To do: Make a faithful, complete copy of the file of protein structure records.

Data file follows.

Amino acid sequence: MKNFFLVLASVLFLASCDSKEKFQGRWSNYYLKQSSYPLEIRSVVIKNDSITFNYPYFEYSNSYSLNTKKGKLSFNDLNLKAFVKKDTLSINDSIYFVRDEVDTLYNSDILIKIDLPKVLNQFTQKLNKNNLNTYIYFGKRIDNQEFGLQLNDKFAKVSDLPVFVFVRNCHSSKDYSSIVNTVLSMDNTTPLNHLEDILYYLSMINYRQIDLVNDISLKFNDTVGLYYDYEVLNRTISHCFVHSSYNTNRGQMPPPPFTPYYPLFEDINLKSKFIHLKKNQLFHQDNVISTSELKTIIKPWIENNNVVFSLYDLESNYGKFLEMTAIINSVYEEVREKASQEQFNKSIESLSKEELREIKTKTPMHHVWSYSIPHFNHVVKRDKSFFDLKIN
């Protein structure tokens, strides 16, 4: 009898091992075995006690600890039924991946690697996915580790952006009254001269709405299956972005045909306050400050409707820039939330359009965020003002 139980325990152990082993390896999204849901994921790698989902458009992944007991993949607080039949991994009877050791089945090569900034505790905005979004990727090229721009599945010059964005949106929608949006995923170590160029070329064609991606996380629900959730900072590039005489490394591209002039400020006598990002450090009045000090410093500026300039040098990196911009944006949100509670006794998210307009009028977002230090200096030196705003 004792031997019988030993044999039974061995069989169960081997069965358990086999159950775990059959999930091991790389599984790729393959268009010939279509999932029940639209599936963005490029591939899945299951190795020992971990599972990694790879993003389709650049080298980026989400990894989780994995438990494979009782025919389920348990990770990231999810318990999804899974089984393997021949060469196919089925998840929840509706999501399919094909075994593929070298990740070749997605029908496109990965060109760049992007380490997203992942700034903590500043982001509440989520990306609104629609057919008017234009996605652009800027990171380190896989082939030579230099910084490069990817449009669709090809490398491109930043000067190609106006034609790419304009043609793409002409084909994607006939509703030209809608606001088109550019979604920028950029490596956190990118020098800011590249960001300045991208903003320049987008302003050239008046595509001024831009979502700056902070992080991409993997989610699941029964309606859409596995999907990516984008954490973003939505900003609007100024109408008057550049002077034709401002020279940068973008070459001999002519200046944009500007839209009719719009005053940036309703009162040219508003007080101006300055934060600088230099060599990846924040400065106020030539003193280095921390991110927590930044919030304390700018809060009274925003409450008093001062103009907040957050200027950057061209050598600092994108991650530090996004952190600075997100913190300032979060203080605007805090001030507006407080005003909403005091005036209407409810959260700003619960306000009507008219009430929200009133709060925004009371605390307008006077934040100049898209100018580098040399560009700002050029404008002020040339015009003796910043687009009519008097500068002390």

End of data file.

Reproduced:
Amino acid sequence: MKNFFLVLASVLFLASCDSKEKFQGRWSNYYLKQSSYPLEIRSVVIKNDSITFNYPYFEYSNSYSLNTKKGKLSFNDLNLKAFVKKDTLSINDSIYFVRDEVDTLYNSDILIKIDLPKVLNQFTQKLNKNNLNTYIYFGKRIDNQEFGLQLNDKFAKVSDLPVFVFVRNCHSSKDYSSIVNTVLSMDNTTPLNHLEDILYYLSMINYRQIDLVNDISLKFNDTVGLYYDYEVLNRTISHCFVHSSYNTNRGQMPPPPFTPYYPLFEDINLKSKFIHLKKNQLFHQDNVISTSELKTIIKPWIENNNVVFSLYDLESNYGKFLEMTAIINSVYEEVREKASQEQFNKSIESLSKEELREIKTKTPMHHVWSYSIPHFNHVVKRDKSFFDLKIN
């Protein structure tokens, strides 16, 4: 009898091992075995006690600890039924991946690697996915580790952006009254001269709405299956972005045909306050400050409707820039939330359009965020003002 139980325990152990082993390896999204849901994921790698989902458009992944007991993949607080039949991994009877050791089945090569900034505790905005979004990727090229721009599945010059964005949106929608949006995923170590160029070329064609991606996380629900959730900072590039005489490394591209002039400020006598990002450090009045000090410093500026300039040098990196911009944006949100509670006794998210307009009028977002230090200096030196705003 004792031997019988030993044999039974061995069989169960081997069965358990086999159950775990059959999930091991790389599984790729393959268009010939279509999932029940639209599936963005490029591939899945299951190795020992971990599972990694790879993003389709650049080298980026989400990894989780994995438990494979009782025919389920348990990770990231999810318990999804899974089984393997021949060469196919089925998840929840509706999501399919094909075994593929070298990740070749997605029908496109990965060109760049992007380490997203992942700034903590500043982001509440989520990306609104629609057919008017234009996605652009800027990171380190896989082939030579230099910084490069990817449009669709090809490398491109930043000067190609106006034609790419304009043609793409002409084909994607006939509703030209809608606001088109550019979604920028950029490596956190990118020098800011590249960001300045991208903003320049987008302003050239008046595509001024831009979502700056902070992080991409993997989610699941029964309606859409596995999907990516984008954490973003939505900003609007100024109408008057550049002077034709401002020279940068973008070459001999002519200046944009500007839209009719719009005053940036309703009162040219508003007080101006300055934060600088230099060599990846924040400065106020030539003193280095921390991110927590930044919030304390700018809060009274925003409450008093001062103009907040957050200027950057061209050598600092994108991650530090996004952190600075997100913190300032979060203080605007805090001030507006407080005003909403005091005036209407409810959260700003619960306000009507008219009430929200009133709060925004009371605390307008006077934040100049898209100018580098040399560009700002050029404008002020040339015009003796910043687009009519008097500068002390």